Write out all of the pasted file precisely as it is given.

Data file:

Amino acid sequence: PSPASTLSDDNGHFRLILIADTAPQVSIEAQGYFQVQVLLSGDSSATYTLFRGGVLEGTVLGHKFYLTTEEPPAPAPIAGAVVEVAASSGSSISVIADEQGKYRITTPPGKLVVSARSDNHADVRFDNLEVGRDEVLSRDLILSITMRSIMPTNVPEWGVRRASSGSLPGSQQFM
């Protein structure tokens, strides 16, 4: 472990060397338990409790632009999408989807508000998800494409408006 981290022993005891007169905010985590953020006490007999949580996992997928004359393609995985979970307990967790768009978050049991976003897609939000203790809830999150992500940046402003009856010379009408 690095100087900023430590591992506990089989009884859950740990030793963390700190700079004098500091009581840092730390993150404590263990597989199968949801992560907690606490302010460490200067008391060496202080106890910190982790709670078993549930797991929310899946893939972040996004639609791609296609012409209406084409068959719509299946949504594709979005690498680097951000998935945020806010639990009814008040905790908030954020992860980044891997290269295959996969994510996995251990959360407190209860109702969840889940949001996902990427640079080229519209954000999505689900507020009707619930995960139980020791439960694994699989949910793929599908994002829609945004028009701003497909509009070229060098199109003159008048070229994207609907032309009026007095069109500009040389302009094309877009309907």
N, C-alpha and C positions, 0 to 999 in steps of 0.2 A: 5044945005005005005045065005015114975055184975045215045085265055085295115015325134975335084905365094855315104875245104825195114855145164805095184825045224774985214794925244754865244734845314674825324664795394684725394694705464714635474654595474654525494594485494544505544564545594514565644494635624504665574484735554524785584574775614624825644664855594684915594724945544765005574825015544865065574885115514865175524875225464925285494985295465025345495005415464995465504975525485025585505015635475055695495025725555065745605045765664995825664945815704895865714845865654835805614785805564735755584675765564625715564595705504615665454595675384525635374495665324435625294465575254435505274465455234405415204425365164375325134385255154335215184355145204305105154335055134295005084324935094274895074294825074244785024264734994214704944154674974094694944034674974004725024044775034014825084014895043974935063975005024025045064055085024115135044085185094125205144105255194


Amino acid sequence: PSPASTLSDDNGHFRLILIADTAPQVSIEAQGYFQVQVLLSGDSSATYTLFRGGVLEGTVLGHKFYLTTEEPPAPAPIAGAVVEVAASSGSSISVIADEQGKYRITTPPGKLVVSARSDNHADVRFDNLEVGRDEVLSRDLILSITMRSIMPTNVPEWGVRRASSGSLPGSQQFM
């Protein structure tokens, strides 16, 4: 472990060397338990409790632009999408989807508000998800494409408006 981290022993005891007169905010985590953020006490007999949580996992997928004359393609995985979970307990967790768009978050049991976003897609939000203790809830999150992500940046402003009856010379009408 690095100087900023430590591992506990089989009884859950740990030793963390700190700079004098500091009581840092730390993150404590263990597989199968949801992560907690606490302010460490200067008391060496202080106890910190982790709670078993549930797991929310899946893939972040996004639609791609296609012409209406084409068959719509299946949504594709979005690498680097951000998935945020806010639990009814008040905790908030954020992860980044891997290269295959996969994510996995251990959360407190209860109702969840889940949001996902990427640079080229519209954000999505689900507020009707619930995960139980020791439960694994699989949910793929599908994002829609945004028009701003497909509009070229060098199109003159008048070229994207609907032309009026007095069109500009040389302009094309877009309907």
N, C-alpha and C positions, 0 to 999 in steps of 0.2 A: 5044945005005005005045065005015114975055184975045215045085265055085295115015325134975335084905365094855315104875245104825195114855145164805095184825045224774985214794925244754865244734845314674825324664795394684725394694705464714635474654595474654525494594485494544505544564545594514565644494635624504665574484735554524785584574775614624825644664855594684915594724945544765005574825015544865065574885115514865175524875225464925285494985295465025345495005415464995465504975525485025585505015635475055695495025725555065745605045765664995825664945815704895865714845865654835805614785805564735755584675765564625715564595705504615665454595675384525635374495665324435625294465575254435505274465455234405415204425365164375325134385255154335215184355145204305105154335055134295005084324935094274895074294825074244785024264734994214704944154674974094694944034674974004725024044775034014825084014895043974935063975005024025045064055085024115135044085185094125205144105255194